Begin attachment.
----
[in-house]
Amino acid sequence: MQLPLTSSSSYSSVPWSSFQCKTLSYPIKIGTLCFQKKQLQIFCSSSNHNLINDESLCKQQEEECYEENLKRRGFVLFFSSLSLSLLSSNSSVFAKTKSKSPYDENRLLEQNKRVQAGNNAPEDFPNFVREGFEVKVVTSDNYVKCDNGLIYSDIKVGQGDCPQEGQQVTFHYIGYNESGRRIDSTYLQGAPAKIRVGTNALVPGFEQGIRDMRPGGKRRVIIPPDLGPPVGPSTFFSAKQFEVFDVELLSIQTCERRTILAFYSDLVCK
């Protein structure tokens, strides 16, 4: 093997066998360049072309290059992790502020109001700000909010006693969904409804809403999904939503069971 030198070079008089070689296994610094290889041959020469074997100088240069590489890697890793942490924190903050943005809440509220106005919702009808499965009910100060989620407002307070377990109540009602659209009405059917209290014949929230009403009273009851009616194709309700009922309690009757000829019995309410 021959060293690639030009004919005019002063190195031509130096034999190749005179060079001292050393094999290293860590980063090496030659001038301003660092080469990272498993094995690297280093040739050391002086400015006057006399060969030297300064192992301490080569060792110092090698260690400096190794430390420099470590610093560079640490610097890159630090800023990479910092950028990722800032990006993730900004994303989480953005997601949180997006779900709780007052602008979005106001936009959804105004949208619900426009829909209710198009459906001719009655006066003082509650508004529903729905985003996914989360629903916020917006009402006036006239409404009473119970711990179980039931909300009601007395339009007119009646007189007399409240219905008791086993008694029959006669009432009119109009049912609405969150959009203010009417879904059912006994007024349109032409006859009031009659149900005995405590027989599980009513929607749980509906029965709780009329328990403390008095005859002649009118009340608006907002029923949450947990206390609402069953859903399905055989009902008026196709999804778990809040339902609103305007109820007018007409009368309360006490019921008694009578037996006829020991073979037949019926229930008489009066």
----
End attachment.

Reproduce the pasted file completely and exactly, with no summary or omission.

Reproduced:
[in-house]
Amino acid sequence: MQLPLTSSSSYSSVPWSSFQCKTLSYPIKIGTLCFQKKQLQIFCSSSNHNLINDESLCKQQEEECYEENLKRRGFVLFFSSLSLSLLSSNSSVFAKTKSKSPYDENRLLEQNKRVQAGNNAPEDFPNFVREGFEVKVVTSDNYVKCDNGLIYSDIKVGQGDCPQEGQQVTFHYIGYNESGRRIDSTYLQGAPAKIRVGTNALVPGFEQGIRDMRPGGKRRVIIPPDLGPPVGPSTFFSAKQFEVFDVELLSIQTCERRTILAFYSDLVCK
């Protein structure tokens, strides 16, 4: 093997066998360049072309290059992790502020109001700000909010006693969904409804809403999904939503069971 030198070079008089070689296994610094290889041959020469074997100088240069590489890697890793942490924190903050943005809440509220106005919702009808499965009910100060989620407002307070377990109540009602659209009405059917209290014949929230009403009273009851009616194709309700009922309690009757000829019995309410 021959060293690639030009004919005019002063190195031509130096034999190749005179060079001292050393094999290293860590980063090496030659001038301003660092080469990272498993094995690297280093040739050391002086400015006057006399060969030297300064192992301490080569060792110092090698260690400096190794430390420099470590610093560079640490610097890159630090800023990479910092950028990722800032990006993730900004994303989480953005997601949180997006779900709780007052602008979005106001936009959804105004949208619900426009829909209710198009459906001719009655006066003082509650508004529903729905985003996914989360629903916020917006009402006036006239409404009473119970711990179980039931909300009601007395339009007119009646007189007399409240219905008791086993008694029959006669009432009119109009049912609405969150959009203010009417879904059912006994007024349109032409006859009031009659149900005995405590027989599980009513929607749980509906029965709780009329328990403390008095005859002649009118009340608006907002029923949450947990206390609402069953859903399905055989009902008026196709999804778990809040339902609103305007109820007018007409009368309360006490019921008694009578037996006829020991073979037949019926229930008489009066």